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iA Writer 4 Adds Markdown Content Blocks

A major update to iA Writer, the popular Markdown text editor for iOS and macOS, has been released earlier today. I didn’t have enough time to test the beta of version 4.0, but I’m intrigued by the idea of file transclusion – effectively, a way to structure documents with content blocks based on local file references.

From the blog post:

We’ve made a swath of improvements in iA Writer 4. The meat on the bone is this new file referencing syntax. Every file reference you insert adds a block of content to your document, be it an image, table, or plain text file. These content blocks can then be ordered, stacked and chained with ease.

We think this syntax is a natural extension to Markdown, and it would please us to see other apps use it too. We’re a bit nervous since it’s a deviation, but we’d still like to try it out and hope it finds friends. We’ve published an introductory spec on GitHub to get the ball rolling. Hopefully, content blocks based on file transclusion will become a thing beyond iA Writer. One day all Markdown editors may work like that, but, as IBM famously said, why wait?

You can reference text files, images, and even .csv files to include in the compiled text output as MultiMarkdown tables. I think this is a genius way to handle file embeds in longer documents, and it’s something I would consider for future longform projects. I’m not aware of any other Markdown text editor for iOS that implements a similar option. I’d also like to see iA go beyond local file callbacks (which only work with iCloud) and allow documents to be comprised of files stored in iOS document providers. iA Writer is one of the few text editors that fully support opening and editing files from external document providers, so extending that integration to content blocks would be the next logical step.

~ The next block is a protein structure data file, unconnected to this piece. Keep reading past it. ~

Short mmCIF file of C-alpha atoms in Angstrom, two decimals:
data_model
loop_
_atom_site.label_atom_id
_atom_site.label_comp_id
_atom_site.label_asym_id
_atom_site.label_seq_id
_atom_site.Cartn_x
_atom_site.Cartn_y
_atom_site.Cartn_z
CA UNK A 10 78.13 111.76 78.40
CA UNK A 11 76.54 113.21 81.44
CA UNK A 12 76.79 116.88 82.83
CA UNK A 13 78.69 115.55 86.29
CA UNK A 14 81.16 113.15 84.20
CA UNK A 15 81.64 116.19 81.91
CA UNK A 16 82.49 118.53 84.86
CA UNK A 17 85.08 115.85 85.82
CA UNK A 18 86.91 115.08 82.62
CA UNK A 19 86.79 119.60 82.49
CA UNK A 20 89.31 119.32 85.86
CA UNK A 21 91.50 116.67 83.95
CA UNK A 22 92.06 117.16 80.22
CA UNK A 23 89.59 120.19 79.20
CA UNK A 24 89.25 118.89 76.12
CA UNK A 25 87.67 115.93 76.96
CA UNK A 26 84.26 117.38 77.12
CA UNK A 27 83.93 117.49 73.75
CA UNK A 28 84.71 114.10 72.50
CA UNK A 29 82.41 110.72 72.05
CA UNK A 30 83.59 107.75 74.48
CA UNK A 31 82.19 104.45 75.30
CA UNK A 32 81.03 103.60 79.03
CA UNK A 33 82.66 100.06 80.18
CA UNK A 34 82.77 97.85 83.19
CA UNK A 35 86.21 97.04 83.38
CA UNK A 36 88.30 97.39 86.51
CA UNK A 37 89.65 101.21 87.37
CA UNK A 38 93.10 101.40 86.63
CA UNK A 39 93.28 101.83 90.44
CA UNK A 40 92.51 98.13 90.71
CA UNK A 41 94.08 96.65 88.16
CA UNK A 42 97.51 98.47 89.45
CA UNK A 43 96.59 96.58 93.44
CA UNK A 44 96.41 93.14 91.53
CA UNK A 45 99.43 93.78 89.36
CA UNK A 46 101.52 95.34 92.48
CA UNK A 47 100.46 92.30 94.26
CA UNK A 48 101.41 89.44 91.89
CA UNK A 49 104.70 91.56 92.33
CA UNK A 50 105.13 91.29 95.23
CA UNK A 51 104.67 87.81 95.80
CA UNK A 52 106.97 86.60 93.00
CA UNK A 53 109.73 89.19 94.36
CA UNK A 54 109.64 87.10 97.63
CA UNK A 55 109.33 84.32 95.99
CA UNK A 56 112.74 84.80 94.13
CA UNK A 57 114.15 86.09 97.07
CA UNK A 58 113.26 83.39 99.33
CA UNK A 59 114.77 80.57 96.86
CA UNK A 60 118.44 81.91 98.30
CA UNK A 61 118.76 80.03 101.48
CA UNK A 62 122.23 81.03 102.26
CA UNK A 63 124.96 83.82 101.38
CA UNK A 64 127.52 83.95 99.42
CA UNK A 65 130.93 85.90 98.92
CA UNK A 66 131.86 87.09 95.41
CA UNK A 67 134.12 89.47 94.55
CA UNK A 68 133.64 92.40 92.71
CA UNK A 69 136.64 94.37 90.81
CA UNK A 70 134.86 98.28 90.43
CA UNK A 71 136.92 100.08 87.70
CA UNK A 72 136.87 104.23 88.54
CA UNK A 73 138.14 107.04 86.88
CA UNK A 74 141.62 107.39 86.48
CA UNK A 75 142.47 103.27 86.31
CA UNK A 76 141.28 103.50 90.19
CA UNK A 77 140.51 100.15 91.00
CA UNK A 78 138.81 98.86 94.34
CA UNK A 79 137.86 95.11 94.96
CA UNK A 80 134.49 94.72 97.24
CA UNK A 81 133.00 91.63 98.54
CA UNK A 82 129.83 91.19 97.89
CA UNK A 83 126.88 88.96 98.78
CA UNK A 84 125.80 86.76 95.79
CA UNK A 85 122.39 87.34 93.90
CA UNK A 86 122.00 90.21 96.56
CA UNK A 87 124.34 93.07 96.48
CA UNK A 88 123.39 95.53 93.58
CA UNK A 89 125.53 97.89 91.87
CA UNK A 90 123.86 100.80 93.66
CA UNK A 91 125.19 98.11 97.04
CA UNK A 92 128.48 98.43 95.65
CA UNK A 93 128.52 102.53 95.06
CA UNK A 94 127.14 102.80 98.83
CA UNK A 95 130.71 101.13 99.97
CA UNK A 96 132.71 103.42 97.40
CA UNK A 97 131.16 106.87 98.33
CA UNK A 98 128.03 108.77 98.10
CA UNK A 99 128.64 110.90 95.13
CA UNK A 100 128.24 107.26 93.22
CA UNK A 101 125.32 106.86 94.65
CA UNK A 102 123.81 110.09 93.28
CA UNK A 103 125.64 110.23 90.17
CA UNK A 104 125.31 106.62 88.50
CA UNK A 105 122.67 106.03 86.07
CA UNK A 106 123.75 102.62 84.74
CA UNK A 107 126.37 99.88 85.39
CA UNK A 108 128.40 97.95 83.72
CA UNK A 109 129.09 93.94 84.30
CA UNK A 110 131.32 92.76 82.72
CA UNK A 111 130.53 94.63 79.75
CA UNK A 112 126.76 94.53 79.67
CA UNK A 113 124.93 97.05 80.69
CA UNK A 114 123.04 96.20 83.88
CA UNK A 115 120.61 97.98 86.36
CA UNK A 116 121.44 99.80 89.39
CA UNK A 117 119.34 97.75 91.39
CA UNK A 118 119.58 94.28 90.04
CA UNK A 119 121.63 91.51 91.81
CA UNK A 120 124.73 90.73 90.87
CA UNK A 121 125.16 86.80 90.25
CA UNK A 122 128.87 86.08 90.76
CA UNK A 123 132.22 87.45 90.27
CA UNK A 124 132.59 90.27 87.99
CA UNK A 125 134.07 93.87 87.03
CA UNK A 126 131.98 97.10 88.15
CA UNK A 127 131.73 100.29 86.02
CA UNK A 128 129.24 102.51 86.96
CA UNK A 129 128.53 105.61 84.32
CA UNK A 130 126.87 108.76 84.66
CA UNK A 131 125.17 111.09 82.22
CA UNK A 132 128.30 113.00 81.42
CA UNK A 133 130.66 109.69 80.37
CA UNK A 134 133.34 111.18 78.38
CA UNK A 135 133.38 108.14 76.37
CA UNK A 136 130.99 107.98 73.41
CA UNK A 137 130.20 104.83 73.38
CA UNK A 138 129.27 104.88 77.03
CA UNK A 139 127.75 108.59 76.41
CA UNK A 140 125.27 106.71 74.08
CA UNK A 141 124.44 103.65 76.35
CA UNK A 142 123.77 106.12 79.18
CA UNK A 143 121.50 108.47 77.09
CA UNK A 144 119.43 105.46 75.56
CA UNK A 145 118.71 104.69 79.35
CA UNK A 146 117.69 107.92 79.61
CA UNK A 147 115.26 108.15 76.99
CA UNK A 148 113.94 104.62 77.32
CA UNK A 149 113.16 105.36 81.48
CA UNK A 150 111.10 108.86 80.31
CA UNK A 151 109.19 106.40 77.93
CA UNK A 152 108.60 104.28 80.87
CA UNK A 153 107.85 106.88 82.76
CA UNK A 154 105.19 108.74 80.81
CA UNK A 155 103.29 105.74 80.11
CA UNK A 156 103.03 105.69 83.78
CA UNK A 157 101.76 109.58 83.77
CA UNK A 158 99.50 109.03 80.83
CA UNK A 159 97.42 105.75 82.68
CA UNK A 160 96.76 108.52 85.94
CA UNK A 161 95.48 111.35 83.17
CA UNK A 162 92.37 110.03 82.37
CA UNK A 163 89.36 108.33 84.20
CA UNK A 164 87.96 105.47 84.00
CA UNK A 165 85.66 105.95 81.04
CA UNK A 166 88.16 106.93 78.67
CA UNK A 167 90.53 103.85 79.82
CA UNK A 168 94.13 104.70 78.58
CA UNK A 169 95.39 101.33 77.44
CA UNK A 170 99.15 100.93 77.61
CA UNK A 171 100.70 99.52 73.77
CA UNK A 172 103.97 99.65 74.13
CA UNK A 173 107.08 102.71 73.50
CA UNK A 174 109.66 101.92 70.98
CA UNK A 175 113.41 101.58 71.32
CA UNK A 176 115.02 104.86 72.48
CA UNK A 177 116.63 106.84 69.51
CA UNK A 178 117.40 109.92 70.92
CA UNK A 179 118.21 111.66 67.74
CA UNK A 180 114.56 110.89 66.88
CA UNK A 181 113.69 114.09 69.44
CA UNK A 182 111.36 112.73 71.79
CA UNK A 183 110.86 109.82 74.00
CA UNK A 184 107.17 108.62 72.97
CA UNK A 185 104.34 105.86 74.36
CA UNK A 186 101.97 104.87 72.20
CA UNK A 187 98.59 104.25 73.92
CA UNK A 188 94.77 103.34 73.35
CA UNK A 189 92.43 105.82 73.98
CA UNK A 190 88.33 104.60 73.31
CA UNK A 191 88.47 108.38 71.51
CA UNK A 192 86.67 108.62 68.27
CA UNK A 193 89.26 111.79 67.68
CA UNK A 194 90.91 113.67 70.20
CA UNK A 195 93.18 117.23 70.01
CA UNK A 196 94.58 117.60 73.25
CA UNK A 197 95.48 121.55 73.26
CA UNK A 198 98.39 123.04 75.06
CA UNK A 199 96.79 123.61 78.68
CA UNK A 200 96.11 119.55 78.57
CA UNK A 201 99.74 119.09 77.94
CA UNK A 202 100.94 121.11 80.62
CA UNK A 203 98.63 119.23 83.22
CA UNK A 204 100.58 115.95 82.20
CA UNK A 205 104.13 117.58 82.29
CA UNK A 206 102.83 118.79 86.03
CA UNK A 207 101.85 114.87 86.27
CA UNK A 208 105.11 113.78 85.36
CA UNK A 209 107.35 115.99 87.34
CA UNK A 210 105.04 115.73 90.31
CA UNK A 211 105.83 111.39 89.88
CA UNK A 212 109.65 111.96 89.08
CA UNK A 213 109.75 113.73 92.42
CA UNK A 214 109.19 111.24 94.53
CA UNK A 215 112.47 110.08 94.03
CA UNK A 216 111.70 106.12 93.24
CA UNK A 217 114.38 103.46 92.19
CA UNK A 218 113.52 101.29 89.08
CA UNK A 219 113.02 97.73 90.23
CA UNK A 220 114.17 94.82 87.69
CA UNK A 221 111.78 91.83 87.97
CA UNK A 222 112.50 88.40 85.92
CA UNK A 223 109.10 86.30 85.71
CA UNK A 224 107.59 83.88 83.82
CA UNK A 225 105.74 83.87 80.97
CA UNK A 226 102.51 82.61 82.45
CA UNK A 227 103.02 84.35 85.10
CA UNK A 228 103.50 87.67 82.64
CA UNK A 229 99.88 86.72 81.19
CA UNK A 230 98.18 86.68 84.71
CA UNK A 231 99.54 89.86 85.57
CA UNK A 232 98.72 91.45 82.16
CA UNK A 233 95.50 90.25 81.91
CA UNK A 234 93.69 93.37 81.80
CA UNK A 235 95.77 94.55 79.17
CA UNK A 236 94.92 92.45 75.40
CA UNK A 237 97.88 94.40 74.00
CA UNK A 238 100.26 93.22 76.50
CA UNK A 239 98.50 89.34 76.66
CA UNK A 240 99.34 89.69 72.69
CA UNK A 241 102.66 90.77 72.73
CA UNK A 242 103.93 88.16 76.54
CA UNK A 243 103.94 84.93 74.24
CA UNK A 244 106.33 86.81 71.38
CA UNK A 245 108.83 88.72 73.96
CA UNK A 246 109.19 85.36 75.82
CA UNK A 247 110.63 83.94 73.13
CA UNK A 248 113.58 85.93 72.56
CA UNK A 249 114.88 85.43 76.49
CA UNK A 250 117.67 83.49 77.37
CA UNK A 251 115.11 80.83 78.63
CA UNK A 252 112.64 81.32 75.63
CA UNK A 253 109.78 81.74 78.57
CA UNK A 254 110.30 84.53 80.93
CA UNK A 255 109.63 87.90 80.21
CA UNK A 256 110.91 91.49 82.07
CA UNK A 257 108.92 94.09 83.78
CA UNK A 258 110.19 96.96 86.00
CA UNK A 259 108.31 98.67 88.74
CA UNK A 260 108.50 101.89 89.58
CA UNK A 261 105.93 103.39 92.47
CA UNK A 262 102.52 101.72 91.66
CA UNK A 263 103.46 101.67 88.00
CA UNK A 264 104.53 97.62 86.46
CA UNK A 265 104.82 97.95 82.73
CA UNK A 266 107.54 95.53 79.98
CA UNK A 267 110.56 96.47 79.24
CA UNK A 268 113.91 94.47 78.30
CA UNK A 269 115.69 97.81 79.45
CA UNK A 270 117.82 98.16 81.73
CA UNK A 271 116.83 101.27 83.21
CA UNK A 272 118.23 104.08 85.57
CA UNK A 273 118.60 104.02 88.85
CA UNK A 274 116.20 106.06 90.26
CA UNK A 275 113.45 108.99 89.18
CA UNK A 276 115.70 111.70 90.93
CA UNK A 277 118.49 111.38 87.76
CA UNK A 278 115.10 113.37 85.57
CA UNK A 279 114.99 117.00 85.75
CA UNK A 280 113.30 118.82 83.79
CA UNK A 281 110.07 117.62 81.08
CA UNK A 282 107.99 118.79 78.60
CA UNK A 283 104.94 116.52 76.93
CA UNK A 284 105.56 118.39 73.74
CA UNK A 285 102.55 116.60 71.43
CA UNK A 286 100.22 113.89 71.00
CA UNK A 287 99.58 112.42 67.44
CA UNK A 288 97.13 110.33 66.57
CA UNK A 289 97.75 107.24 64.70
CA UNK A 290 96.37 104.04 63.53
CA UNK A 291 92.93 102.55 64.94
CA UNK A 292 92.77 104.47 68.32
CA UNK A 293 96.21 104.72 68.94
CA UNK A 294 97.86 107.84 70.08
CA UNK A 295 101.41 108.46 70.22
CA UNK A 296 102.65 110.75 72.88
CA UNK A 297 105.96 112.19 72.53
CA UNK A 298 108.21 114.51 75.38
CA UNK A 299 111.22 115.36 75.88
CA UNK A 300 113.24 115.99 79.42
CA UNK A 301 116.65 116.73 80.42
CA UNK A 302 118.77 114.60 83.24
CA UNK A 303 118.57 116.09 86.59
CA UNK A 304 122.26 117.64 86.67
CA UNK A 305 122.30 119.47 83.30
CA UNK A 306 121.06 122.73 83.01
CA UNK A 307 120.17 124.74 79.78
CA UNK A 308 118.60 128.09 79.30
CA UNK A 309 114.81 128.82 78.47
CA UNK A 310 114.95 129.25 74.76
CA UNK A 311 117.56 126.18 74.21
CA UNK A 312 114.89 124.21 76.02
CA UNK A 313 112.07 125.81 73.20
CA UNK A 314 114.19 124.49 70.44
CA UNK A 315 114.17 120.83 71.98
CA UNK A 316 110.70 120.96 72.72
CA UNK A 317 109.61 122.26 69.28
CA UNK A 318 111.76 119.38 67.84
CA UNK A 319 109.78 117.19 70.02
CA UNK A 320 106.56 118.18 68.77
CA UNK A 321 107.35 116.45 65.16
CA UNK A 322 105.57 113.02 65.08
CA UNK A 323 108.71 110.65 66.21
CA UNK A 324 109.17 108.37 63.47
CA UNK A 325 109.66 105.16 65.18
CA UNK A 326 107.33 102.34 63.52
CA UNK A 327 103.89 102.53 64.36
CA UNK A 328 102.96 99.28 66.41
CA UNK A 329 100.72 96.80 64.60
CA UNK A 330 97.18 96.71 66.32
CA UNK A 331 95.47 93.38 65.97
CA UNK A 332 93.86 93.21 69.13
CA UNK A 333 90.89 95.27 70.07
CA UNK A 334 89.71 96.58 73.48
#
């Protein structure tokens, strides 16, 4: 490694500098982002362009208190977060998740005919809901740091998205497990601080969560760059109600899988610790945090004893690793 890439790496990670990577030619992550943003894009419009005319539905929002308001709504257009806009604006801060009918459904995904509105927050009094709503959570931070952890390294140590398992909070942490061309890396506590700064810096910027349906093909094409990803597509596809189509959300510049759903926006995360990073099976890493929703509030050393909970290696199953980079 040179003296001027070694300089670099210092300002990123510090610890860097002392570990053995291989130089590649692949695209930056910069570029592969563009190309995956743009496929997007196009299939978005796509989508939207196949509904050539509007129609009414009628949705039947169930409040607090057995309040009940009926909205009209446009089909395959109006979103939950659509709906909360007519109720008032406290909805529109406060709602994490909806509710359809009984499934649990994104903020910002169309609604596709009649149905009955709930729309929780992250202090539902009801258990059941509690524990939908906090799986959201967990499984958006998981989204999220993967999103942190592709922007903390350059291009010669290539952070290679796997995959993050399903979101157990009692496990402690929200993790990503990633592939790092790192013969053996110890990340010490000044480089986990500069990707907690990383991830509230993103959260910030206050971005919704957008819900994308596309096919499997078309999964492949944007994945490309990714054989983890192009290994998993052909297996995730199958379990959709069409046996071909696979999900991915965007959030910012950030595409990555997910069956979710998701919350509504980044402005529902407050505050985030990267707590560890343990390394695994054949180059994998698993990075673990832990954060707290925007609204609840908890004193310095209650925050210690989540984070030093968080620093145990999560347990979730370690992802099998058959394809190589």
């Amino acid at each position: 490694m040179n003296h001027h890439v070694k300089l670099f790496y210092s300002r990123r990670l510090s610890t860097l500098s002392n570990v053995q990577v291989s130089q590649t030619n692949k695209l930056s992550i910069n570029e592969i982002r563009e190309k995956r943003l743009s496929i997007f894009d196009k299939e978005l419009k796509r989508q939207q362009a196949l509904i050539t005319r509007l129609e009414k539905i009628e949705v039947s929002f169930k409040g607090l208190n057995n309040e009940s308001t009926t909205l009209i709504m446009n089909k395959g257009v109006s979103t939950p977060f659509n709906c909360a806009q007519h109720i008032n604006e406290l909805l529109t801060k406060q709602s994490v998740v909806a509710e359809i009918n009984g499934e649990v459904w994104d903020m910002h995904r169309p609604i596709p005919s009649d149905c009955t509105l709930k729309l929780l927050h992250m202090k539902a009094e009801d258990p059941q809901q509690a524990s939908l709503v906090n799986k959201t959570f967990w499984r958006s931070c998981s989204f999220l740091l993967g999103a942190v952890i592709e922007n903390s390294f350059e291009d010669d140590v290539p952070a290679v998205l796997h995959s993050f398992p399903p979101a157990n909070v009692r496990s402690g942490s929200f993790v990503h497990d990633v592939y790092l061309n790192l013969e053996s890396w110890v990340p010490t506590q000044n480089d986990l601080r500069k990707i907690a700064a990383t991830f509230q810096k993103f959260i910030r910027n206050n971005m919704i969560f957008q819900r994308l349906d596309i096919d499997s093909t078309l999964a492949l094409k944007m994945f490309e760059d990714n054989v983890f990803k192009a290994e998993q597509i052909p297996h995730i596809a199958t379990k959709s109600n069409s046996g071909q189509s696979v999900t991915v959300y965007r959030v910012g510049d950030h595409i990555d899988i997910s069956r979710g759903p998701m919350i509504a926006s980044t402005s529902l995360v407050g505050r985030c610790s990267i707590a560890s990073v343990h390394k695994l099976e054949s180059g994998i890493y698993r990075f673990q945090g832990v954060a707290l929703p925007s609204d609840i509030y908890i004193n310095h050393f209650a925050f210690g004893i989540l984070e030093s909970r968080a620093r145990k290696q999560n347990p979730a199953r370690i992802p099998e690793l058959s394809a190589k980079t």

There’s a lot to like in iA Writer; I don’t think it’s appreciated enough by iOS power users. The aforementioned integration with iOS document providers is solid, there are several editing tools such as writing statistics and parts-of-speech highlights, plenty of output options, support for iCloud versions, and more. I hope that iA will consider adding more features to the app’s basic URL scheme in the future – one area where iA Writer is considerably behind alternatives such as Ulysses and 1Writer.

I’m going to play around with iA Writer for a while – I feel like the app deserves more attention, and I want to experiment with document providers and content blocks for MacStories reviews and our newsletters.


iA Writer for iPhone Review